With thefe Heroes we have no Ambition to be numbered, we leave to the Confeffors of Faction the Merit of their Sufferings, and are desirous to Thelter ourselves under the Protection of Truth, That all our Facts will be authentic, or all our: Remai ksjast, we dare not venture to promise: We can relate but what we hear, we can point out but what we fee. Of remote Transactions, the firft Accounts are always confufed, and commonly exaggerated; and in domestic Affairs, if the Power to conccal is less, the Interest to misrepresent is often greater ; and what is sufficiently vexatious. Truth leems to

fly

fly from Curiosity, and as many Enquirers produce: many Narratives, whatever engages the public Attention is immediately disguised by the Embellish, ments of Fiction. We pretend to no peculiar Power of disentangling Contradiction or denuding Forgery, we have no settled Correfpondence with the Antipodes, nor maintain any Spies in the Cabinets of Princes. But as we shall always be conscious that our Mistakes are involuntary, we shall watch the gradual Discoveries of Time, and retract what we have hastily and erroneously advanced.

In the Narratives of the daily Writers every Rca, der perceives somewhat of Neatness and Purity want. ing, which at the first View it seems easy to supply; but it must be considered, that those Passages must be written in Hafte, and that there is often no other Choice, but that they must want either Novelty or Accuracy; and that as Life is very uniform, the Affairs of one Week are fo like those of another, that by any Attempt after Variety of Expression, Invention would soon be wearied, and Language exhausted. Some Improvements however we hope to make ; and for the rest we think that when we commit only common Faults, we shall not be excluded from common Indulgence. The Accounts of Prices of Corn and Stocks are to most of our Readers of more Importance than Narratives of greater Sound, and as Exactness is here within the Reach of Diligence, our Readers may justly require it from us.

Memorials of a private and personal Kind, which relate Deaths, Marriages, and Preferments, muft always be imperfect by Omission, and often erroneous by Misinformation; but even in these there fhall not be wanting Care to avoid Mistakes, or to rectify them whenever they shall be found.

That Part of our Work, by which it is diftin. guished from all others, is the literary Journal, or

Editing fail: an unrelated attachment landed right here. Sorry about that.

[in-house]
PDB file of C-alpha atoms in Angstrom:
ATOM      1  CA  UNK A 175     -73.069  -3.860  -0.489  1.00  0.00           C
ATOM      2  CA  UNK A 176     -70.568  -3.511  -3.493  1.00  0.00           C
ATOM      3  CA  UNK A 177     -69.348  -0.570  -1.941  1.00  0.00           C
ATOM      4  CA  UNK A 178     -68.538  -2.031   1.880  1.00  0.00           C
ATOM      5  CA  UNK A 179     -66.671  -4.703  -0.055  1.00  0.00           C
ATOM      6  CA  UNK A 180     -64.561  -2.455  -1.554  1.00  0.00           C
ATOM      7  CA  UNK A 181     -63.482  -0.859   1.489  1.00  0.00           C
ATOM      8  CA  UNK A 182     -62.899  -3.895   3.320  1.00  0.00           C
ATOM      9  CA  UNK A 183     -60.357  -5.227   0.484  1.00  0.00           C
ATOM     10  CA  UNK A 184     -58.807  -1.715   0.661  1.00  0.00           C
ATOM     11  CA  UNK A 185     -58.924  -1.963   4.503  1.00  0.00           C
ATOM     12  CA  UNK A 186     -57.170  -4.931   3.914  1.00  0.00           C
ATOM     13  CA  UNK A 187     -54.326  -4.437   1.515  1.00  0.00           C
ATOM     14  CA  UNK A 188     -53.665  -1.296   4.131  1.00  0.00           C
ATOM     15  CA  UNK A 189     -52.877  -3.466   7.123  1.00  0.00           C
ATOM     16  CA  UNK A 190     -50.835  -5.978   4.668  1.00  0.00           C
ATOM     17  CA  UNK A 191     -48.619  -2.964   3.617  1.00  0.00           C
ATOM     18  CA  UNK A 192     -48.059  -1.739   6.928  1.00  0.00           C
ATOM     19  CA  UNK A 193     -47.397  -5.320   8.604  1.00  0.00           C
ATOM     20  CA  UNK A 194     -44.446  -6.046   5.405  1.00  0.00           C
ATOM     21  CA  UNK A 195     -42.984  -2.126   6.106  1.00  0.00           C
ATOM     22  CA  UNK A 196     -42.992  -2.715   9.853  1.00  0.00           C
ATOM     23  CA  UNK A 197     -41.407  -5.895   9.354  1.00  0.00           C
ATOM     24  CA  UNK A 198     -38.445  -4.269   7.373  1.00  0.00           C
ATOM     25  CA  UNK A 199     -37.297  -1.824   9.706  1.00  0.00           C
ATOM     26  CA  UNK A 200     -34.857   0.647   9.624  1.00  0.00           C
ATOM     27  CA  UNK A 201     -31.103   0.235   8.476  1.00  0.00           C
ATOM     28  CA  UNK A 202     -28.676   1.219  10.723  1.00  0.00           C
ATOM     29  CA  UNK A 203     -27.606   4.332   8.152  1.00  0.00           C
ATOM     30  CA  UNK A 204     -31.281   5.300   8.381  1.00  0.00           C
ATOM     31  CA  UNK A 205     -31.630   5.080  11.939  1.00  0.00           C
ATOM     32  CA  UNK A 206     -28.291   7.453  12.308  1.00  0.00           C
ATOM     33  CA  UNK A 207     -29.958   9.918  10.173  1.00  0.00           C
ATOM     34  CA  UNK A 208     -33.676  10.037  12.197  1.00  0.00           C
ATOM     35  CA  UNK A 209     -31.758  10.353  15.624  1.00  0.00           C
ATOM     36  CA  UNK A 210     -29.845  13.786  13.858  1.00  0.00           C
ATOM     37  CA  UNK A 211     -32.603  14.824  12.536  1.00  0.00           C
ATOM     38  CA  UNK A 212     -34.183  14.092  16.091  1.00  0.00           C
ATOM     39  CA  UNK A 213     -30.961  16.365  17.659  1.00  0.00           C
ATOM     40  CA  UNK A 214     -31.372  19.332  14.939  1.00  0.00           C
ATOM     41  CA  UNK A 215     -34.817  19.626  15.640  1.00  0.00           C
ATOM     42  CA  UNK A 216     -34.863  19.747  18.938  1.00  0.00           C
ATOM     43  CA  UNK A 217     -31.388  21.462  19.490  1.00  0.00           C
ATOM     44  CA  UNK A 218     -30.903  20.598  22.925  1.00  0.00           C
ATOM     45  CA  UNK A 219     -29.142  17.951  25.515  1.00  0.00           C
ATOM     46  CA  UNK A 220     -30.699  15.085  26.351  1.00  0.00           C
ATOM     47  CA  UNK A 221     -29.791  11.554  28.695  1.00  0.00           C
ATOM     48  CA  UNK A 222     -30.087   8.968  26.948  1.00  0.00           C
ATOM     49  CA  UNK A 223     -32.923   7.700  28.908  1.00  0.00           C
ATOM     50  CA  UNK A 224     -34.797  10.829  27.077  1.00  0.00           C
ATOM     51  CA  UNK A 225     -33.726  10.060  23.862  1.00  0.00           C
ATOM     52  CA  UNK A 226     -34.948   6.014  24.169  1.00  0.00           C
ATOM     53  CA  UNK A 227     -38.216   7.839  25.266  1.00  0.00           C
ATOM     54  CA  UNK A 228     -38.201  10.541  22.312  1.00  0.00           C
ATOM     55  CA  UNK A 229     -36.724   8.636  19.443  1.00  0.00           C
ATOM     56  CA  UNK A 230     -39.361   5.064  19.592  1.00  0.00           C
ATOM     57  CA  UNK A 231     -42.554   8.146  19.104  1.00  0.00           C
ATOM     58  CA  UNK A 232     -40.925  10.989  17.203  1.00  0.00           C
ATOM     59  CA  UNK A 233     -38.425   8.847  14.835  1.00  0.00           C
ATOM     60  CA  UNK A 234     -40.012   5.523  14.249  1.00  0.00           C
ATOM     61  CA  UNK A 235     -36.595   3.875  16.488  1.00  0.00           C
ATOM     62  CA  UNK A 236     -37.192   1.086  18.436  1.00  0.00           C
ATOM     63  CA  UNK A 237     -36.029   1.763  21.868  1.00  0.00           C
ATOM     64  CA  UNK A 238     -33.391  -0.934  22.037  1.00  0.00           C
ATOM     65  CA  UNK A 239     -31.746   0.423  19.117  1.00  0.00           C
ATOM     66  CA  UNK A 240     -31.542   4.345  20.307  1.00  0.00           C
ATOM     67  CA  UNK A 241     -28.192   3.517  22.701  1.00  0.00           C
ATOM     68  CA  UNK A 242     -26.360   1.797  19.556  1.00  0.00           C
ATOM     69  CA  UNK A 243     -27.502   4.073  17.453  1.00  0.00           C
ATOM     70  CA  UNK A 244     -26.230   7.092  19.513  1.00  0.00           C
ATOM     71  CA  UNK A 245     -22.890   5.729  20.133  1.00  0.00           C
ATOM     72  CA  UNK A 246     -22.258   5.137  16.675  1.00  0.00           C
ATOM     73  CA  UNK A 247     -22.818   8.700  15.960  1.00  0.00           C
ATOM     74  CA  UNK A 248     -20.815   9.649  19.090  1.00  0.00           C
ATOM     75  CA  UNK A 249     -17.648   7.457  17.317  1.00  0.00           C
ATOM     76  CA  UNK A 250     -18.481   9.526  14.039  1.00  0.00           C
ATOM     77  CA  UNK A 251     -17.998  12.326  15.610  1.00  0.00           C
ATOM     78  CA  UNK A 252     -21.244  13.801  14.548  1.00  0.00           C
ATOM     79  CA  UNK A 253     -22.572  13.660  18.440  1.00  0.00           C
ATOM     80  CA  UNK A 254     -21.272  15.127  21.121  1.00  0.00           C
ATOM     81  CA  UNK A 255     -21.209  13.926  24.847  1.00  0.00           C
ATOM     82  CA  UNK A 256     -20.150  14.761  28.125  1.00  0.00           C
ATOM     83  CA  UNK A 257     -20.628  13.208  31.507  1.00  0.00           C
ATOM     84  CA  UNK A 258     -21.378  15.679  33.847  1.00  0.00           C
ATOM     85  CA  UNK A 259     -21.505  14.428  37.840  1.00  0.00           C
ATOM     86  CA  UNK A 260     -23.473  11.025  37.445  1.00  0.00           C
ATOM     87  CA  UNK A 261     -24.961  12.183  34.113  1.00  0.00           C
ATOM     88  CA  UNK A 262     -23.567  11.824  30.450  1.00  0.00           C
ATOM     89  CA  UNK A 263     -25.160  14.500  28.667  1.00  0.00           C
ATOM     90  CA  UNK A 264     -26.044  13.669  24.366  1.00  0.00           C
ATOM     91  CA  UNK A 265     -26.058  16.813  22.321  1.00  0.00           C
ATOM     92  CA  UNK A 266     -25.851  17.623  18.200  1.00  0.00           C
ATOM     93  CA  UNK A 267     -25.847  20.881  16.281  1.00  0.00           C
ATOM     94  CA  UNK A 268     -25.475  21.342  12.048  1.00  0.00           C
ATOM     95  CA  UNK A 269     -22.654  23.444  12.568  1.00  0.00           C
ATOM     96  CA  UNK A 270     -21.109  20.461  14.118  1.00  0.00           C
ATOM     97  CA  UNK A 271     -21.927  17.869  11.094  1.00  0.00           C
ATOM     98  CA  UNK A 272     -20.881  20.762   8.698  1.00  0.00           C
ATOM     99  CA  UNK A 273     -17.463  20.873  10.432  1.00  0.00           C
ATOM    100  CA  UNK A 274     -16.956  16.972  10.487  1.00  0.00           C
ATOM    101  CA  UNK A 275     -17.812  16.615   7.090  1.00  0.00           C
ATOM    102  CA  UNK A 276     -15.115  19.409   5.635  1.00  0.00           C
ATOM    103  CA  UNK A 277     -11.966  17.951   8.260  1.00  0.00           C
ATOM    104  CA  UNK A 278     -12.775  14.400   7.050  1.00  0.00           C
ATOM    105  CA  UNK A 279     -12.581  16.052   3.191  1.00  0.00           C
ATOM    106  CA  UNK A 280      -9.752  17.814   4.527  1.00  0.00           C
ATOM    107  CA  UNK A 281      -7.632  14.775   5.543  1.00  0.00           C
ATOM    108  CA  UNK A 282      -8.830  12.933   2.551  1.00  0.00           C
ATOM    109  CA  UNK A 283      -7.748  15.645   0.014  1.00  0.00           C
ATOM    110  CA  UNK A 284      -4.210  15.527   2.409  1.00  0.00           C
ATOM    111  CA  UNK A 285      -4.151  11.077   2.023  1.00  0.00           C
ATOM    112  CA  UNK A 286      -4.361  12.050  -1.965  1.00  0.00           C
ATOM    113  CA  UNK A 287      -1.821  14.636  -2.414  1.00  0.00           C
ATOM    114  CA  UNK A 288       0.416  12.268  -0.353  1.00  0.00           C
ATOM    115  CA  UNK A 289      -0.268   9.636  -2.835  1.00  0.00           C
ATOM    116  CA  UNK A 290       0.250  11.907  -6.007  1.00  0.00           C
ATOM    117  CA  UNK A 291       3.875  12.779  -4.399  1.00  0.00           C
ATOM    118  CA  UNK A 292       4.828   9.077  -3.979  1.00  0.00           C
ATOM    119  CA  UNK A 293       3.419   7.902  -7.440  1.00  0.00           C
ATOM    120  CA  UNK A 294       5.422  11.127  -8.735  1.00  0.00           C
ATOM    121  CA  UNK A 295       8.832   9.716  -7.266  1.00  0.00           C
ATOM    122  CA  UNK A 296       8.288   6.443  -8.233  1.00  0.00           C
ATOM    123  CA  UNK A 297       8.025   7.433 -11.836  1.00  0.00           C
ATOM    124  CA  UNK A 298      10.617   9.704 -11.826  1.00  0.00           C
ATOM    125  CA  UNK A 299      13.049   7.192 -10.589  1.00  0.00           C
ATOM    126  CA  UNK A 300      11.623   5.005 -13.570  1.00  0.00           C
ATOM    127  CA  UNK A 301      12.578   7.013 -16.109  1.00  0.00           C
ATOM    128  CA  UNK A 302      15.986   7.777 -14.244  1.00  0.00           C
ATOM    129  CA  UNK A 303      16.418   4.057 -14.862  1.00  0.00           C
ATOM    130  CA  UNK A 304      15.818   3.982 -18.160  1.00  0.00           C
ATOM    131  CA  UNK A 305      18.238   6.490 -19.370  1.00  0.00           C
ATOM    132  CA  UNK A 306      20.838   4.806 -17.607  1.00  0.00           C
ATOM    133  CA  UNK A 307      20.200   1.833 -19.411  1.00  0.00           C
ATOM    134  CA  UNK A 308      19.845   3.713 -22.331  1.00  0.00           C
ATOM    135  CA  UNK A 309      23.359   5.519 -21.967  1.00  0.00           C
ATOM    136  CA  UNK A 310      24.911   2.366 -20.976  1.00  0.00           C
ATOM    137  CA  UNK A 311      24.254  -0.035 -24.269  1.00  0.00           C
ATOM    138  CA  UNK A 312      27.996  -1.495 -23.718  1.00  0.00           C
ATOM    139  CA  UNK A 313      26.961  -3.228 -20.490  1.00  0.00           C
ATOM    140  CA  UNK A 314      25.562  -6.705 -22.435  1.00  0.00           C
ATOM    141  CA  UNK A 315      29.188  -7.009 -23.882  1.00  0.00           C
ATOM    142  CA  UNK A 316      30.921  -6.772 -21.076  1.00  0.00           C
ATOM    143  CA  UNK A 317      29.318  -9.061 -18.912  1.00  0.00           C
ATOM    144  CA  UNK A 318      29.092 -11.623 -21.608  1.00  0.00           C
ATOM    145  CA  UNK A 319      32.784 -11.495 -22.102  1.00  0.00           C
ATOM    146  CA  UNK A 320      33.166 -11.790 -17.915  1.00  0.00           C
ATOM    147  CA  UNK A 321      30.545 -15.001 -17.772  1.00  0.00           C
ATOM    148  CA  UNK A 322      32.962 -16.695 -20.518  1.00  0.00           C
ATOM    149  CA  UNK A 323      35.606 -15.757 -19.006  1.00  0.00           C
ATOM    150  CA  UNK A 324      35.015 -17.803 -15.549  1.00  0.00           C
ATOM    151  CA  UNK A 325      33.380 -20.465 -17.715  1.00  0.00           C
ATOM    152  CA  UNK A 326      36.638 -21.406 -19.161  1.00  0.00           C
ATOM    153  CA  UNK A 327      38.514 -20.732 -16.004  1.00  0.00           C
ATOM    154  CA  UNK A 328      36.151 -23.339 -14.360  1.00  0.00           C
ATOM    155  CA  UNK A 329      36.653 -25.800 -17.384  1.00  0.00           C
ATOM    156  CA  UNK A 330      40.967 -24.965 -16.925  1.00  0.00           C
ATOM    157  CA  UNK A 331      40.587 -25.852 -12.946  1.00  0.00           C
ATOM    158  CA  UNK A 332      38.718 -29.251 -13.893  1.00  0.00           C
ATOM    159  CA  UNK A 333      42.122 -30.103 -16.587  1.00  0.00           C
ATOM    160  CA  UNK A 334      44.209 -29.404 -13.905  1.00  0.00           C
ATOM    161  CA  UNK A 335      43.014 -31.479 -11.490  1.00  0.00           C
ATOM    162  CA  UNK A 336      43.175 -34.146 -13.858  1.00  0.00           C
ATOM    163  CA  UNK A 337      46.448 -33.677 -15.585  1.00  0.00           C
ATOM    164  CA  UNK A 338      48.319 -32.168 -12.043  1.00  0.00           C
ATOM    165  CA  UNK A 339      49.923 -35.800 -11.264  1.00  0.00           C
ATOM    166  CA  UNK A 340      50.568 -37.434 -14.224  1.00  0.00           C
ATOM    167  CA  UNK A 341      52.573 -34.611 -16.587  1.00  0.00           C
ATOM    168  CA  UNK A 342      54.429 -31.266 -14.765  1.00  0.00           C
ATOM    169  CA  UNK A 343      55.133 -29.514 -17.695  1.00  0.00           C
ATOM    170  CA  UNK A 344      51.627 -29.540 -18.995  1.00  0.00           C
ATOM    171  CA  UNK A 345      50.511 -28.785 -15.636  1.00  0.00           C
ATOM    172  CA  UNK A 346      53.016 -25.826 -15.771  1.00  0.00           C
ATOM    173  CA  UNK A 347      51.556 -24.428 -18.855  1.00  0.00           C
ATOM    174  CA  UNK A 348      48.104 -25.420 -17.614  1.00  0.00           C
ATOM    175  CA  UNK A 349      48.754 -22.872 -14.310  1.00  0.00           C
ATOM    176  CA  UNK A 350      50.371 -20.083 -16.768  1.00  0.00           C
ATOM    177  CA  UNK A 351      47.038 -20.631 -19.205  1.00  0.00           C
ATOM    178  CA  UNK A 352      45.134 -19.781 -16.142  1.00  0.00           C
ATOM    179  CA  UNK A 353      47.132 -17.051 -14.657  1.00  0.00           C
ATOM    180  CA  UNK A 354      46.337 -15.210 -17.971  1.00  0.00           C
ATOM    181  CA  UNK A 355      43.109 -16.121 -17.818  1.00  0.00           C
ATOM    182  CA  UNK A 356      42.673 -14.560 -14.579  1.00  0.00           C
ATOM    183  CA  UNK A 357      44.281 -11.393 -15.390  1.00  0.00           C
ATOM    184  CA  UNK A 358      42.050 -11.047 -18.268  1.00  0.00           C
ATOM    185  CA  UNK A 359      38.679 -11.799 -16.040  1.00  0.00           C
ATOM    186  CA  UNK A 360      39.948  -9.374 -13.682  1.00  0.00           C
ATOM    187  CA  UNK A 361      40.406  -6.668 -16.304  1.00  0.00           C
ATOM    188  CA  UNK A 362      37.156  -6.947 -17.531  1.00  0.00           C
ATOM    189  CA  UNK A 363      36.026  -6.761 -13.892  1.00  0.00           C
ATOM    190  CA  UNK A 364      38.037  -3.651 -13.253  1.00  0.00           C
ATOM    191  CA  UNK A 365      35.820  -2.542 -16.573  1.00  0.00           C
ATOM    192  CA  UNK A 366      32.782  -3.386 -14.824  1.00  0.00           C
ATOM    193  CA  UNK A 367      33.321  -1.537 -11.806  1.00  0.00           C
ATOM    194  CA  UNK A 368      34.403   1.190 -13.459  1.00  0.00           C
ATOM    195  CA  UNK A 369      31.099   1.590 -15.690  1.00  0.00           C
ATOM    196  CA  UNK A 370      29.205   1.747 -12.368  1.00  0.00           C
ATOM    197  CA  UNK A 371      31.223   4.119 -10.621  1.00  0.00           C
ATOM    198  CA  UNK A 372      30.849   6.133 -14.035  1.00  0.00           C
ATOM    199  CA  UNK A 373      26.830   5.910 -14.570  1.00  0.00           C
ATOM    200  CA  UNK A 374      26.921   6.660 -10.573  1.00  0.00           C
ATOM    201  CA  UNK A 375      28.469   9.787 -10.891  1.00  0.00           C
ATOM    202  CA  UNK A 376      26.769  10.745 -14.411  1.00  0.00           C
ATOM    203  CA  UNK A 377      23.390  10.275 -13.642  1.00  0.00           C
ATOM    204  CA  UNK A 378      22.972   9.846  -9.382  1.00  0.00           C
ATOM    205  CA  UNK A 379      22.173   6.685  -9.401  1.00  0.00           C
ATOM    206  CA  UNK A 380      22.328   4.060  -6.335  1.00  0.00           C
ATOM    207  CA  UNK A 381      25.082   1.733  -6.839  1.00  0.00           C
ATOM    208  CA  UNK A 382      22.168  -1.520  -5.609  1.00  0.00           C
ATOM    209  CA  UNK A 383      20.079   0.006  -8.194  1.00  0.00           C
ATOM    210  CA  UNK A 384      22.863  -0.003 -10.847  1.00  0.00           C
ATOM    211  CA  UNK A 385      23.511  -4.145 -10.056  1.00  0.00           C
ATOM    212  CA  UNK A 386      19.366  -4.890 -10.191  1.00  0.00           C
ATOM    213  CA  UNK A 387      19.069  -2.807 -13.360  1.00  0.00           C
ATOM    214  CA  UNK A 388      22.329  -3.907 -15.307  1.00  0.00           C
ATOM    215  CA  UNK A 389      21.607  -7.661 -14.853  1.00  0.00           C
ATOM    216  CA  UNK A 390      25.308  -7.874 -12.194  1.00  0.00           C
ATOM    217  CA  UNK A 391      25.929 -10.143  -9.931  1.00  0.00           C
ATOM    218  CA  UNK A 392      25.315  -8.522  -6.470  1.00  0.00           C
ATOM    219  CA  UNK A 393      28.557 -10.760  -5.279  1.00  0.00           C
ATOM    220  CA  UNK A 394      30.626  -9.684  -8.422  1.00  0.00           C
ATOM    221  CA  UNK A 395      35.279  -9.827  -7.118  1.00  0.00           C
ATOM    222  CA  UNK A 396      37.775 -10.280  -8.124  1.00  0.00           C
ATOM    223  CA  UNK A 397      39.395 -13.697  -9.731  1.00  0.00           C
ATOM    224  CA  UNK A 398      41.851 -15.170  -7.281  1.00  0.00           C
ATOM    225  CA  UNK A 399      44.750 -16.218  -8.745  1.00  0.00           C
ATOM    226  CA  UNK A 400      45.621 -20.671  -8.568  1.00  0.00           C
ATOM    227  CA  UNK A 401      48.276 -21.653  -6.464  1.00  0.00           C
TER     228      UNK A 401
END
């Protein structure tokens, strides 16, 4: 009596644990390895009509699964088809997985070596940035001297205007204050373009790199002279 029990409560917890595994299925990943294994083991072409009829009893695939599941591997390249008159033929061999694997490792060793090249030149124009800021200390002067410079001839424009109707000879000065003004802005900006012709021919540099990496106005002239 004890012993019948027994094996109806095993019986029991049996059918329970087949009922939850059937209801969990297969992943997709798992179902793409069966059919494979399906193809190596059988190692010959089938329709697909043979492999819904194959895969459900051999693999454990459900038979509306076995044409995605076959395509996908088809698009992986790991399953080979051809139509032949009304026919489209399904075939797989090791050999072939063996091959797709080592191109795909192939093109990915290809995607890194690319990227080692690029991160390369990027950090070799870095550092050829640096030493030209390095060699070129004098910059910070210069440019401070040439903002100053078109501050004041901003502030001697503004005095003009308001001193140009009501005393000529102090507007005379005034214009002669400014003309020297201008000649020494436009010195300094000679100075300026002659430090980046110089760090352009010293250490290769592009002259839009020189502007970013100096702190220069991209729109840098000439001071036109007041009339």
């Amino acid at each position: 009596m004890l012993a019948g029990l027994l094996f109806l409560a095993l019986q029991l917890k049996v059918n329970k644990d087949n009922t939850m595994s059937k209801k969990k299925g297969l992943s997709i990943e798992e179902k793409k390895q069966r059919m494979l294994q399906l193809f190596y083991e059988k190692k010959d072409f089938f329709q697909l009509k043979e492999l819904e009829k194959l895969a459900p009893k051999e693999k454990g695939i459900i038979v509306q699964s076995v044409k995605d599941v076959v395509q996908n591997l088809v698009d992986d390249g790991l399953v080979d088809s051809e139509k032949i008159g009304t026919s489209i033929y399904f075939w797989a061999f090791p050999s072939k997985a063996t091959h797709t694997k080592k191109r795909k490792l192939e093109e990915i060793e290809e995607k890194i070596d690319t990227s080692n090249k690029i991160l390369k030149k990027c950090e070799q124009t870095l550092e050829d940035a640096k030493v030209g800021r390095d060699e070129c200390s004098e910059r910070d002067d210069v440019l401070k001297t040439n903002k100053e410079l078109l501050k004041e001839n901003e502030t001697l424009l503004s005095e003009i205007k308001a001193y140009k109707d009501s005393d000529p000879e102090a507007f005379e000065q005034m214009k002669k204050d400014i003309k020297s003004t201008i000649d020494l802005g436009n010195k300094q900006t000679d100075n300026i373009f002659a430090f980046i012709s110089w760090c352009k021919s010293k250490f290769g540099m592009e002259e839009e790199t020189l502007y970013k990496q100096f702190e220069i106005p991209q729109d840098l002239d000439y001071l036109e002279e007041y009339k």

Account

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Account of the Labours and Productions of the Learned. This was for a long Time among the Deficiencies of English Literature, but as the Caprice of Man is always starting from too little to too much, we have now amongst other Disturbers of human Quiet, a numerous Body of Reviewers and Remarkers.

Every Art is improved by the Emulation of Competitors ; thofe who make no Advances towards Excellence, may ftand as Warnings against Faults. We shall endeavour to avoid that PetuJance which treats with Contempt whatever has hitherto been reputed facred.

We shail repress that Elation of Malignity, which wantons in the Cruelties of Criticism, and not only murders Reputation, but murders it by Torture. Whenever we feel ourselves ignorant we shall at least be modest. Our Intention is not to pre-occupy Judgment by Praise or Cenfure, but to gratify Curiosity by early Intelligence, and to tell rather what our Authours have attempted, than what they have performed. The Titles of Books are neceffarily short, and therefore disclose but imperfectly the Contents ; they are fometimes fraudulent and intended to raise false Expectations. In our account this Brevity will be extended, and these Frauds whenever they are detected will be exposed; for though we write without Intention to injure, we Shall not suffer ourselves to be made Parties to Deceit.

If any Authour shall transmit a Summary of his Work, we fhall willingly receive it ; if any literary Anecdote, or curious Observation shall be communicated to us, we shall carefully infert it. Many Facts are known and forgotten, many Observations are made and suppreffed ; and Entertainment and Instruction are frequently lost, for want of a Re

pository